Novak’s sharp script charts the change in Ben’s views patiently and organically. Though Abilene’s family — composed of the stardom- obsessed sister KC (Dove Cameron), a well-read sister, Paris (Isabella Amara), a younger brother (Elli Abrams Bickel) scared of ghosts, a frank granny (Louanne Stephens), and a mother (J. Smith-Cameron) prone to passive aggressively saying “bless your heart” — helps to alter his world view, they never feel like overbearing teachable moments masquerading as characters. They begin as clichés, and ultimately grow into singular beings with each actor bringing an unforced level of sincerity to their respective role.
The biggest surprise in this infectiously funny movie is Ashton Kutcher as record producer Quinten Sellers. He owns a recording studio that’s been “making dreams come true since 2018.” He only has two scenes, but the first, is so bracingly minimalist, so controlled, it instantly rushes up the rankings of his best performances. In a story partly concerned with the artistic spirit and learning to find your own voice, Kutcher acts as the fulcrum point. While the later arc for his character lacks reason, arising out of thin air, his first scene exists as such a clear highlight in Vengeance, you spend the rest of the film awaiting Kutcher’s return.
In this narrative Novak also wants to discuss the opioid crisis striking America’s heartland by pointedly asking the question: Why do bad things routinely happen here? Most people outside of Texas will conveniently point to a lack of intelligence, or an inherent outgrowth of the political complexion of the area. Novak wants to reach beyond such simple explanations. And for a time, the balance serves him well. He doesn’t immediately fall into the pitfalls of other opioid narratives like Hillbilly Elegy; his film is concerned with uncovering the biases held by the east and west coast of America while subverting the partisanship shown toward Southerners.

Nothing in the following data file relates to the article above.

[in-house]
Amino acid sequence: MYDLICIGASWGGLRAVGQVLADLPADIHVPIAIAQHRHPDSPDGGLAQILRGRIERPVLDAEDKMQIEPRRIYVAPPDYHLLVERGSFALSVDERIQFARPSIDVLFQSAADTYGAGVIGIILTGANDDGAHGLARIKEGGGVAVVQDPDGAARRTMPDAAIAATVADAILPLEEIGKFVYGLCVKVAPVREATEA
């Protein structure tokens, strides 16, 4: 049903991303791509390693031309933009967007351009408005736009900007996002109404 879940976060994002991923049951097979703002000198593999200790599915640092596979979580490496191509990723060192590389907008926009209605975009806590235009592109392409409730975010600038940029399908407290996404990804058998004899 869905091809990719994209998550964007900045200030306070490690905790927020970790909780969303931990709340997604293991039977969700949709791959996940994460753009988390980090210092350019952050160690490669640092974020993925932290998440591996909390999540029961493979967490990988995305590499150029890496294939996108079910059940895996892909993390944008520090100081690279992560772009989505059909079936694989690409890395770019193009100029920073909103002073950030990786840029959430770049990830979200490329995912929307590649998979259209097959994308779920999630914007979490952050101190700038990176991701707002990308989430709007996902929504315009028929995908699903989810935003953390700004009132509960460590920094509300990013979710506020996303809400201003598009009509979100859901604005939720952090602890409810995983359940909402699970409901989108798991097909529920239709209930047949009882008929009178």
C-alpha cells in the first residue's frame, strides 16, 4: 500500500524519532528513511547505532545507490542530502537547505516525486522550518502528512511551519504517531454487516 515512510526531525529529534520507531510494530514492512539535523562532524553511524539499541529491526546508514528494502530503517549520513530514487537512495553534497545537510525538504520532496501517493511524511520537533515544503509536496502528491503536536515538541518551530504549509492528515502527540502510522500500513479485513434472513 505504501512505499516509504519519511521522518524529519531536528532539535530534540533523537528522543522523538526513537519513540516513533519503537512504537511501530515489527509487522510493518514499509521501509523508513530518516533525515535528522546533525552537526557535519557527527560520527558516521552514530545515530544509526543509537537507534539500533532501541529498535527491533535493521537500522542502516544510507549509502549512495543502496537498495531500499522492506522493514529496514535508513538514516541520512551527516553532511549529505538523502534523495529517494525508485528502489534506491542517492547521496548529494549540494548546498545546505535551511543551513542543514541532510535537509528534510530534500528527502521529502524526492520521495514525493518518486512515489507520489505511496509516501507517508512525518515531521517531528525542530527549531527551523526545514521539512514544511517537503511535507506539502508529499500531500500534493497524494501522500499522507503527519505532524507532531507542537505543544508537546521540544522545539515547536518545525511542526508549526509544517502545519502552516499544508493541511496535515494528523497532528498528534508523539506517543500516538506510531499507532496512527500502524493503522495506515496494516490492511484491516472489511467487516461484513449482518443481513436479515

Ultimately, even with neo-noir nods like Novak’s podcast voiceover and DP Lyn Moncrief’s shadowy cinematography, the mystery at the heart of Vengeance — what happened to Abilene? — isn’t wholly captivating. Novak’s script also relies on far too many coincidences to win the day, which only undermines suspense of the case even more.
But it’s the film’s cloying ending that nearly sinks the whole enterprise. Novak veers from striking a smart balance to colliding with an unconvincing extreme that totally betrays the growth within Ben. You wonder what Novak wants to say through the sudden act of violence afflicting the narrative’s final few minutes. Must certain acts only precipitate harm? It’s an odd, illogical leap in a film that felt so careful, so measured in its view of the world. Still, sterling performances from a deep ensemble and a winking, mostly self-aware script are enough to make Novak’s Vengeance a nourishing dish best served cold.
“Vengeance” is in theaters Friday.